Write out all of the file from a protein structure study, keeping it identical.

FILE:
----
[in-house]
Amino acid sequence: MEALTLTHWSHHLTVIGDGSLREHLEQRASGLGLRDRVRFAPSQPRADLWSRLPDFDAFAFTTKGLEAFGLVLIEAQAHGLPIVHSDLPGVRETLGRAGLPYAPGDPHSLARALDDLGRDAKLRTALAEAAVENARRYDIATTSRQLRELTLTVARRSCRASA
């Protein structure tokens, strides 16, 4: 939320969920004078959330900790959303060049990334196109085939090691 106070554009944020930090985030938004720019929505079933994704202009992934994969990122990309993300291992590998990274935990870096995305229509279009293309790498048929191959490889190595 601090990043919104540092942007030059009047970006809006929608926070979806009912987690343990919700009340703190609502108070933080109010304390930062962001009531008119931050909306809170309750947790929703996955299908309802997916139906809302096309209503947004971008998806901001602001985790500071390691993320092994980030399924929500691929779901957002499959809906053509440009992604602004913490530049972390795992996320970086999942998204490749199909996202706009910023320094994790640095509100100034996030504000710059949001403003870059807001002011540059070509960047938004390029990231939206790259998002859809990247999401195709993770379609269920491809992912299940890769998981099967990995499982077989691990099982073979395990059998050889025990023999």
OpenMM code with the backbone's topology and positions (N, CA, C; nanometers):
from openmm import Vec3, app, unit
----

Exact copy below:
[in-house]
Amino acid sequence: MEALTLTHWSHHLTVIGDGSLREHLEQRASGLGLRDRVRFAPSQPRADLWSRLPDFDAFAFTTKGLEAFGLVLIEAQAHGLPIVHSDLPGVRETLGRAGLPYAPGDPHSLARALDDLGRDAKLRTALAEAAVENARRYDIATTSRQLRELTLTVARRSCRASA
């Protein structure tokens, strides 16, 4: 939320969920004078959330900790959303060049990334196109085939090691 106070554009944020930090985030938004720019929505079933994704202009992934994969990122990309993300291992590998990274935990870096995305229509279009293309790498048929191959490889190595 601090990043919104540092942007030059009047970006809006929608926070979806009912987690343990919700009340703190609502108070933080109010304390930062962001009531008119931050909306809170309750947790929703996955299908309802997916139906809302096309209503947004971008998806901001602001985790500071390691993320092994980030399924929500691929779901957002499959809906053509440009992604602004913490530049972390795992996320970086999942998204490749199909996202706009910023320094994790640095509100100034996030504000710059949001403003870059807001002011540059070509960047938004390029990231939206790259998002859809990247999401195709993770379609269920491809992912299940890769998981099967990995499982077989691990099982073979395990059998050889025990023999």
OpenMM code with the backbone's topology and positions (N, CA, C; nanometers):
from openmm import Vec3, app, unit